Bake for 20 minutes, until well risen and golden brown. A toothpick inserted in the centre should come out clean!

Friday 29 October 2010

Chicken Lasagne

We've invited the missionaries from our church over for supper tonight and I've made a delicious Chicken Lasagne . . . but shhh . . . don't tell them, I want it to be a surprise!!

I do love having these young lads over and spoiling them from time to time. They're far away from kith and kin, and it's nice to be able to do something kind for them and to treat them like the special people that they are.

They spend all their days . . . often, well into the evening, traipsing the streets, knocking on doors and sharing the Gospel with whomever will listen . . . sometimes people aren't very nice to them.

They have to have thick skins and to not let it bother them. They also have to really believe in what they are doing and work in faith.

Anyways, they give up two years of their lives to serve the Lord at a time when most young people are going out and having lots of fun. They also pay for the priveledge of doing so out of their own pockets, and they work really hard and that's why I like to spoil them.

They always bring a special spirit when they come to our home as well, which is really nice.

I couldn't take any pictures of it cut into, coz well . . . they're not here yet, but trust me . . . it's scrummy.

Delicious layers of lasagna noodles, cooked chicken, a rich sauce and and two scrummy layers of cheeses chock full of lovely stuffed olives, onions, peppers and parsley.

What more can I say, but THIS IS VERY TASTY!! And it needn't be very high in calories either if you use low fat everything.

I'll be serving it up with some tasty artichoke garlic bread that I like to make and a nice mixed salad, and for dessert, well you'll have to wait until tomorrow to find that out!

*Chicken Lasagne*
Serves 10
Printable Recipe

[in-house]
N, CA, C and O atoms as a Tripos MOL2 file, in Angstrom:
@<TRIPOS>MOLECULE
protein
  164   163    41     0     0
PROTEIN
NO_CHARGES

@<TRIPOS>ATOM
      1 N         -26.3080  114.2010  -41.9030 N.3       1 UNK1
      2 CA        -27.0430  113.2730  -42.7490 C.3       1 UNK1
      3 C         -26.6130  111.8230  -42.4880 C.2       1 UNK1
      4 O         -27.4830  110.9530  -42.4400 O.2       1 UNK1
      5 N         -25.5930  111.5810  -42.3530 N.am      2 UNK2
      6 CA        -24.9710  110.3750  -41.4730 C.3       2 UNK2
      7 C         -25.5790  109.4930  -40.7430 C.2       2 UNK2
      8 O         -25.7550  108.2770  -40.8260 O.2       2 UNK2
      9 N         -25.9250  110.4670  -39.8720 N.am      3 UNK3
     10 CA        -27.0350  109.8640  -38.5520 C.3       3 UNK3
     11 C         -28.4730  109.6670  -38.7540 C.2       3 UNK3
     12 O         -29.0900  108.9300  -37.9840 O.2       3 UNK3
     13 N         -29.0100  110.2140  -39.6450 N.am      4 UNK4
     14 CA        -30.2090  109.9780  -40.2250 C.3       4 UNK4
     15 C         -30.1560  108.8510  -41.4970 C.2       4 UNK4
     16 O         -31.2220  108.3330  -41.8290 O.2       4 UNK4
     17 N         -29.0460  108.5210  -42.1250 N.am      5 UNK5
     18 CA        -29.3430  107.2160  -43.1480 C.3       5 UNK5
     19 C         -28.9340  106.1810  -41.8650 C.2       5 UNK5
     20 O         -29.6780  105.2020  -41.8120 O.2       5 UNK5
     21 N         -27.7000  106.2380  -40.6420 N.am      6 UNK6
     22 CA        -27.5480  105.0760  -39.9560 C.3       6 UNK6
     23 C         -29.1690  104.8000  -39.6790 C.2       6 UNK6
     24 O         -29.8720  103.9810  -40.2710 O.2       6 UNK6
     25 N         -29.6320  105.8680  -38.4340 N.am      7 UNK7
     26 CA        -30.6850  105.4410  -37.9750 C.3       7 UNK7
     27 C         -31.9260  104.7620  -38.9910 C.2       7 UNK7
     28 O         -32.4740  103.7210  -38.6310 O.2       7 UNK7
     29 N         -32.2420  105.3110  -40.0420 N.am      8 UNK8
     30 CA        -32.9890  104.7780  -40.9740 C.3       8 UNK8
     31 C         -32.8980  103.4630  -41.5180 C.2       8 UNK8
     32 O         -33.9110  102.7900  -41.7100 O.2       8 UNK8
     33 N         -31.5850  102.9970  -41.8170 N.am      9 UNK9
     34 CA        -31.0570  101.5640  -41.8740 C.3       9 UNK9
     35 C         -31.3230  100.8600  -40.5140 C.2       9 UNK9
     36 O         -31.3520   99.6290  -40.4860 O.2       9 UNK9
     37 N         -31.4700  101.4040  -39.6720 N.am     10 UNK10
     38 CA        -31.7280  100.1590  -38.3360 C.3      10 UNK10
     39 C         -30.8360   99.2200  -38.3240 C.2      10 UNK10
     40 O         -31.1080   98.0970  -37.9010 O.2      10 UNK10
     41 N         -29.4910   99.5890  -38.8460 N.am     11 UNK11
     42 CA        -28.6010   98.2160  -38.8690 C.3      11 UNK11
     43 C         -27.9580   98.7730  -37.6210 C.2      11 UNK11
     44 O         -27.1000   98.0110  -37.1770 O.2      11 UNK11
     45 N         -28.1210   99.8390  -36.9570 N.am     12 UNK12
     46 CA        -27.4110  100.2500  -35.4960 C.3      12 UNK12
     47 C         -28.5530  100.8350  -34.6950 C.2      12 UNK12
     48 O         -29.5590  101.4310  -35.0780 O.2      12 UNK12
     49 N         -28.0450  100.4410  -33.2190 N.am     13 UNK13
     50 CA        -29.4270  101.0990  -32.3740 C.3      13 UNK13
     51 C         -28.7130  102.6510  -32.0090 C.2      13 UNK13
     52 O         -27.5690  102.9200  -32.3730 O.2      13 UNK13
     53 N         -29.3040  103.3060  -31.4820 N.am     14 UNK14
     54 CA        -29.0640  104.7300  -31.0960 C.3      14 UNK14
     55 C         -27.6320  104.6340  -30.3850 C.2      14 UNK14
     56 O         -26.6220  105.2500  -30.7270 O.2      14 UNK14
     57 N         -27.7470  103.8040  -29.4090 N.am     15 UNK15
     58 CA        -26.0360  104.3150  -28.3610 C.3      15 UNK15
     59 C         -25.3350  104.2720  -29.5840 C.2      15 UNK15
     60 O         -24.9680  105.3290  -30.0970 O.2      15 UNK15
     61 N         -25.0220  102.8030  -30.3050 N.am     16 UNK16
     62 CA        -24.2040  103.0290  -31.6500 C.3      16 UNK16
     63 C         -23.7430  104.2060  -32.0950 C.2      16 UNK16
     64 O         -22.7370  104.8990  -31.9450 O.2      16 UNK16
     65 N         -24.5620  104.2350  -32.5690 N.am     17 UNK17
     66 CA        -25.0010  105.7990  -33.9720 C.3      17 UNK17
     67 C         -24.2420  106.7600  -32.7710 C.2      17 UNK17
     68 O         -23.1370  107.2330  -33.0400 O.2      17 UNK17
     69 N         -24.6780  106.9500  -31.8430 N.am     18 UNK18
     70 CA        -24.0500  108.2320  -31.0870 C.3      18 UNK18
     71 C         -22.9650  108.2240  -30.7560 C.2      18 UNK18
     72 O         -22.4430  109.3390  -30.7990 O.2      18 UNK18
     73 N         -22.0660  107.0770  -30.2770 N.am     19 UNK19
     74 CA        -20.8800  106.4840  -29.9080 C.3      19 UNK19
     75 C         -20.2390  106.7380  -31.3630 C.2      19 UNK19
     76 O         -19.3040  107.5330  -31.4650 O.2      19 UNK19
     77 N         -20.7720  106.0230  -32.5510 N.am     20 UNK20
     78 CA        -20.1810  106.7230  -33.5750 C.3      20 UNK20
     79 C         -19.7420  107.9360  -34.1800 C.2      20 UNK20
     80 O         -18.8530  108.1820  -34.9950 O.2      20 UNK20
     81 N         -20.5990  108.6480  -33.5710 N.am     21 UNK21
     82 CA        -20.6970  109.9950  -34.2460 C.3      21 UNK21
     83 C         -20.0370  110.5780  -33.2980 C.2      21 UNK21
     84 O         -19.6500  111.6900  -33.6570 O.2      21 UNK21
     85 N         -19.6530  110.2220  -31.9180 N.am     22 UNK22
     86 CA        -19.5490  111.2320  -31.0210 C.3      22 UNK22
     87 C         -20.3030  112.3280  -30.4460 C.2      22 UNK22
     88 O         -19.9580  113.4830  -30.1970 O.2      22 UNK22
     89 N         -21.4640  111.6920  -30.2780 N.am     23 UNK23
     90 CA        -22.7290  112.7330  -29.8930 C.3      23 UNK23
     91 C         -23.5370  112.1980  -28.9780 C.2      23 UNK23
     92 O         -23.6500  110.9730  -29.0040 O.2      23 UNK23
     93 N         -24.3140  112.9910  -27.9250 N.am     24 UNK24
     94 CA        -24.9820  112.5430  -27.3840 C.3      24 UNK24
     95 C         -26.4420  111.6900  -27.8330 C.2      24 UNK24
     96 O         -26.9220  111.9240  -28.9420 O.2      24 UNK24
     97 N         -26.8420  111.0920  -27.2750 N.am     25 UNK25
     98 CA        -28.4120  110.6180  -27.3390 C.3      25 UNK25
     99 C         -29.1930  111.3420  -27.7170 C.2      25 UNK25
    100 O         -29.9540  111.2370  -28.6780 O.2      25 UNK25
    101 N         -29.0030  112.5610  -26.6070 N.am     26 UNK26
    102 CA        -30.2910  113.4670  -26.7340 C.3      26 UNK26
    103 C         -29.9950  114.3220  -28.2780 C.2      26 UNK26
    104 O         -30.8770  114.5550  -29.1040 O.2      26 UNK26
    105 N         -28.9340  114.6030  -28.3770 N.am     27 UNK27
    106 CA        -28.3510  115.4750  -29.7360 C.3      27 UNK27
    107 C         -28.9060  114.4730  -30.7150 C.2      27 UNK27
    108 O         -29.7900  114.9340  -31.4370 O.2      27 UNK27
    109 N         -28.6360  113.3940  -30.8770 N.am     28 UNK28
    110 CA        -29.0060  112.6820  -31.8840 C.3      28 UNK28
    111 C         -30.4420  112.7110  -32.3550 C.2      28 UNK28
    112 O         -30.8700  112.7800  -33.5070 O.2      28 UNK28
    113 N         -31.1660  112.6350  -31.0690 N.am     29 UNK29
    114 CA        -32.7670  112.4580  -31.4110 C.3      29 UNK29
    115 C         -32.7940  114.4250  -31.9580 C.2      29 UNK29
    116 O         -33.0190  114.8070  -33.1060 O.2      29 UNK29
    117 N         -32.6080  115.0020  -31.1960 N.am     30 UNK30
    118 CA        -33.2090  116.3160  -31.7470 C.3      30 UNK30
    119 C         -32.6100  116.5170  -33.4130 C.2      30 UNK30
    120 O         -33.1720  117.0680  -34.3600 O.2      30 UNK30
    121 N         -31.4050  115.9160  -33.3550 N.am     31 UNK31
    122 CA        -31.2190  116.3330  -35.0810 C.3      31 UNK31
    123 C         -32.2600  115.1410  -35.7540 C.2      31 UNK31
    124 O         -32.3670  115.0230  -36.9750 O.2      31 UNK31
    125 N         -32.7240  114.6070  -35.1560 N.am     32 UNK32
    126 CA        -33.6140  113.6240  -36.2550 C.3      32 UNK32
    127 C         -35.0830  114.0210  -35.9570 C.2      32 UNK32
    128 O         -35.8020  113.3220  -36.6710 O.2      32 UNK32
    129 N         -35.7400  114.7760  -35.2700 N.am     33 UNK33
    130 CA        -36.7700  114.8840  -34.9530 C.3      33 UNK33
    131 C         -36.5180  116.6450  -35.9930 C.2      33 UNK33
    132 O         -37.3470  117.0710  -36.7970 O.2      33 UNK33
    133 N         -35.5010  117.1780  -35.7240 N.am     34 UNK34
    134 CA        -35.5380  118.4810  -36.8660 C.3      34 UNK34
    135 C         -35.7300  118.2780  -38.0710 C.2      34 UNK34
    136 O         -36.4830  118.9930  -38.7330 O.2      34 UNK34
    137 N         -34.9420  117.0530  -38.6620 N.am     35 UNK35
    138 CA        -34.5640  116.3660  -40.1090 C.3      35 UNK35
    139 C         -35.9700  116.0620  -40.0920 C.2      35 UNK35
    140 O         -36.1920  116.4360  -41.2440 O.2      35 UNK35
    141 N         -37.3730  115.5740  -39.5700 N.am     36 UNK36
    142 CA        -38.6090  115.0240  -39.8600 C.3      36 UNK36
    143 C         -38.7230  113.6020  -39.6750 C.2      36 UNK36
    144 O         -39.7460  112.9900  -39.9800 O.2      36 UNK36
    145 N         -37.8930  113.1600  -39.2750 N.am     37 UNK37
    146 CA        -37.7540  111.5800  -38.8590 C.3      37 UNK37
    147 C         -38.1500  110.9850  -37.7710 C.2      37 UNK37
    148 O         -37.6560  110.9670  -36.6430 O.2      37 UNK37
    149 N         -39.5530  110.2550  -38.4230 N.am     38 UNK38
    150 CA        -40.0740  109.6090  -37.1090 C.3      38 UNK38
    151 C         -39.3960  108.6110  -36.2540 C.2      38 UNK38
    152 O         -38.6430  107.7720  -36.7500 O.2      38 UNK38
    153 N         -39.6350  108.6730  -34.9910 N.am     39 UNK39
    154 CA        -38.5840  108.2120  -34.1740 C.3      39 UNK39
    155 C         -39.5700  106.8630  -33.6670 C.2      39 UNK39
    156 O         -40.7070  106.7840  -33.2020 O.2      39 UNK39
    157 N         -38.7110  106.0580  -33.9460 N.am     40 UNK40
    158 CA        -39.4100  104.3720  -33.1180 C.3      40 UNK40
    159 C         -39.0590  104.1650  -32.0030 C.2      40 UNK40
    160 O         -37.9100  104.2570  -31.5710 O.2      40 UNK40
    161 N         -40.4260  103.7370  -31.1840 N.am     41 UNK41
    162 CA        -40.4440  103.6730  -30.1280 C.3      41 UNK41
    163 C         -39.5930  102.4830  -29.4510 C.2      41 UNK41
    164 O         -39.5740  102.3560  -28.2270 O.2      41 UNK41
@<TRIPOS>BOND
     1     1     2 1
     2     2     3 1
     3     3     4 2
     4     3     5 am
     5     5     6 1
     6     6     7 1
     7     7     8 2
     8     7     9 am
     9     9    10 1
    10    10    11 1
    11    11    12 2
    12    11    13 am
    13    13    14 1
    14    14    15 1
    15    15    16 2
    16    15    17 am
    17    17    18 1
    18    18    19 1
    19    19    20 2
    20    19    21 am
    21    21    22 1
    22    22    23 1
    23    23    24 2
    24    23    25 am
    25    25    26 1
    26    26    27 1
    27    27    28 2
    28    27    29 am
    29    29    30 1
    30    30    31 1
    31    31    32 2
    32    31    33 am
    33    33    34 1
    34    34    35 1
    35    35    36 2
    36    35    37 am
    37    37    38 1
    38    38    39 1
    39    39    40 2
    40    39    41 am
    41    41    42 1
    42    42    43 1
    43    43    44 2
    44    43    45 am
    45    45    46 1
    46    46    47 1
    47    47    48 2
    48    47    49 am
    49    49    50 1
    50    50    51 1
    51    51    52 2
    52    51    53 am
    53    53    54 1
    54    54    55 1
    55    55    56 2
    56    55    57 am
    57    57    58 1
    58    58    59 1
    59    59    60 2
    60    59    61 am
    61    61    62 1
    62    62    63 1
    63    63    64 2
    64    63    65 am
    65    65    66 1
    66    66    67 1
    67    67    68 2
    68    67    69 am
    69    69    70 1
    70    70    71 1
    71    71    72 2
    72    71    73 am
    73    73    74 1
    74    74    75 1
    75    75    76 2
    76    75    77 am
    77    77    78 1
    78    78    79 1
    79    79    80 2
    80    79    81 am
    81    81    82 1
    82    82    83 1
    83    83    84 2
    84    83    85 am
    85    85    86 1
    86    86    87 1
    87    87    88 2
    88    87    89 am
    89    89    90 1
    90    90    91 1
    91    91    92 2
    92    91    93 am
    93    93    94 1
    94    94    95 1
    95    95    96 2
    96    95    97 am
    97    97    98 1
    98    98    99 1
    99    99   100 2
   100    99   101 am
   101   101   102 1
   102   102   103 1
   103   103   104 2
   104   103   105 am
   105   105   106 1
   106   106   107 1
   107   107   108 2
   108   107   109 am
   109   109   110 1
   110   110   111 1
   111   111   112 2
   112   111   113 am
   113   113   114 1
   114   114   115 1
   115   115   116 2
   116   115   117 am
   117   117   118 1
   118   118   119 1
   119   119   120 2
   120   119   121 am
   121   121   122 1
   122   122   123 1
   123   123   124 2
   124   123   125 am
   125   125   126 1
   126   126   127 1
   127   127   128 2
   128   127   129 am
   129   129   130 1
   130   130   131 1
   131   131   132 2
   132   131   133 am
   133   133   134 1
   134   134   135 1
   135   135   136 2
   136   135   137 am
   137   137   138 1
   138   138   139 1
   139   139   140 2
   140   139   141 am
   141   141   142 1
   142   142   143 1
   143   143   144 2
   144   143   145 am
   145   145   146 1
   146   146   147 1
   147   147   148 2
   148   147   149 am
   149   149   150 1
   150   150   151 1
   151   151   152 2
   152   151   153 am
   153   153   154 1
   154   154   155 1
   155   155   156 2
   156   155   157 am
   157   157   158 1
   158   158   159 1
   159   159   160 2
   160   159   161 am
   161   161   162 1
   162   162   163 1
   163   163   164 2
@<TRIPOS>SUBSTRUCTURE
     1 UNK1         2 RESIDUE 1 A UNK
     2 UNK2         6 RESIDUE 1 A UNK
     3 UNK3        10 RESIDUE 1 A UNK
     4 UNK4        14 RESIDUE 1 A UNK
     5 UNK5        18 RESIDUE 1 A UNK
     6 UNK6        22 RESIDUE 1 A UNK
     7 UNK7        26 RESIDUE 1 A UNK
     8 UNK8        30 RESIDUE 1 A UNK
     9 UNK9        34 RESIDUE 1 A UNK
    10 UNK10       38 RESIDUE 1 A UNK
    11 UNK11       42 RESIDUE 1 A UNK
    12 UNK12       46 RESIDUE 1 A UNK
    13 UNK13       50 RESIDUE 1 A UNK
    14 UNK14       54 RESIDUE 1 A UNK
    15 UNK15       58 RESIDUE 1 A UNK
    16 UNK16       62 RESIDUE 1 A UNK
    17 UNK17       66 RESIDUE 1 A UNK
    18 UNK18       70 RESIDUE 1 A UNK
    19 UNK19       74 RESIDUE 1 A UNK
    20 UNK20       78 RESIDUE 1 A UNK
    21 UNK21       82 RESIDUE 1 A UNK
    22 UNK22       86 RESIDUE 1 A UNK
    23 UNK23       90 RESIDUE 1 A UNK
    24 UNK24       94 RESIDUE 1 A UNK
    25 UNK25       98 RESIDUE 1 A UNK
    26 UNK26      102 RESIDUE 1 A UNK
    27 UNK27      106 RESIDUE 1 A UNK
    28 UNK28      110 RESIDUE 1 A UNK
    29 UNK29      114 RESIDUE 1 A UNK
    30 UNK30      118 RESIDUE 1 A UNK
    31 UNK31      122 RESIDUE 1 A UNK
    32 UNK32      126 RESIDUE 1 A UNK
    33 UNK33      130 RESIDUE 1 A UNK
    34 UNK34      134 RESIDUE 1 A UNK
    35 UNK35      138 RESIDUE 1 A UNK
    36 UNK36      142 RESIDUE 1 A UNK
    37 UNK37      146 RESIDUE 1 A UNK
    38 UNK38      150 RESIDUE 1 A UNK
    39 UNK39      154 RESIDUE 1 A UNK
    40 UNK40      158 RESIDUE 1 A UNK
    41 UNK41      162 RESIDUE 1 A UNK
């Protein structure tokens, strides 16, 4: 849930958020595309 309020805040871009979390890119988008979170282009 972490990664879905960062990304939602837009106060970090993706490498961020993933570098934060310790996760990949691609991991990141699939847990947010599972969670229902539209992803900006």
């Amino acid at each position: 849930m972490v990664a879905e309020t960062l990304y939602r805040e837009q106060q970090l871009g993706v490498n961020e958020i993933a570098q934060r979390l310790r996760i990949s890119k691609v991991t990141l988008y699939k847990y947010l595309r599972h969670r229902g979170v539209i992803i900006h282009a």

More of a layered casserole than a lasagne, but delicious whatever you call it. Easy, quick and oh so tasty.

8 ounces lasagne noodles (I use the fresh ones, if you are using regular ones, you may
need to cook them first)
1 can of condensed cream of chicken soup (Batchelors over here in the UK, Campbells in North America)
1 soup tin of chicken stock
8 ounces of cottage cheese, drained (1 cup)
6 ounces of cream cheese
4 ounces of sour cream (1/2 cup)
4 ounces of mayonnaise (1/2 cup)
1 small onion, peeled and chopped
1/2 of a green pepper, finely chopped
a small handful of pimento stuffed olives, finely chopped
a small handful of flat leaf parsley, finely chopped
1 pound of cooked chicken meat, chopped
2 ounces fine dry bread crumbs (1/2 cup)
1 TBS butter melted
salt and pepper to taste

Preheat the oven to 190*C/375*F/ gas mark 5. Butter a 9 by 13 inch lasagne dish and set aside.

Whisk together the stock and soup, seasoning lightly, depending on how salty your chicken stock is. Set aside.

Stir together the cottage cheese, cream cheese, sour cream, mayonnaise, onion, green pepper, olives and parsley, mixing all together well. Again season to taste with salt and pepper. Set aside.

Put a spoonful of the chicken soup into the bottom of the lasagne dish swirling it to coat lightly. Lay in a layer of lasagne noodles. Cover with half of the cheese mixture, half of the chicken and half of the soup mixture. Repeat layers, ending with soup on top. Mix the bread crumbs with the melted butter and then sprinkle evenly over top of all. Bake for 25 to 30 minutes until bubbly, lightly browned and heated through. Delicious!

Marie Helene's Apple Cake, French Fridays With Dorie

Bonjours mes amis encore! I know this is The English Kitchen, but it's Friday and that means it's French Fridays with Dorie day! That fun cooking club created around the release of Dorie Greenspan's newest book, entitled Around My French Table. Each Friday we all cook the same recipe from the book!

I was really pleased that this week's recipe was an apple cake, Marie Helene's Apple Cake to be specific!

Oh what a lovely cake this was . . . and so very easy to make. It went together lickety split.

The end result being a deliciously buttery cake which was more apple than cake, and oh so scrummy!!

With the first mouthful I was 6 years old and sitting in my Canadian Grandmaman's kitchen again . . . very nostalgic.

I used a variety of apples . . . Golden Russet, Crispin, Granny Smith and Pink Lady, which Dorie had suggested as the different apples would give different textures with every mouthful. I loved that the apple was left quite chunky in this as well.

I already had something cooking in my teensy weensy gas oven so I ended up cooking this cake in my microwave/convection oven on the convection setting and it turned out perfect! I didn't have a spring form pan, so I baked it in a 9 inch cake tin with a removeable bottom with no problems at all.

This went down a real treat, warm and with a dollop of clotted cream gilding the top. To quote Todd . . . "This is nice . . . very nice."

Thanks Dorie for another brilliant recipe. If you'd like to see how the rest turned out, pop on over to French Fridays with Dorie. This was fabulous, but don't take my word for it. Buy the book and find out for yourselves! It's worth every penny! Trust me on this!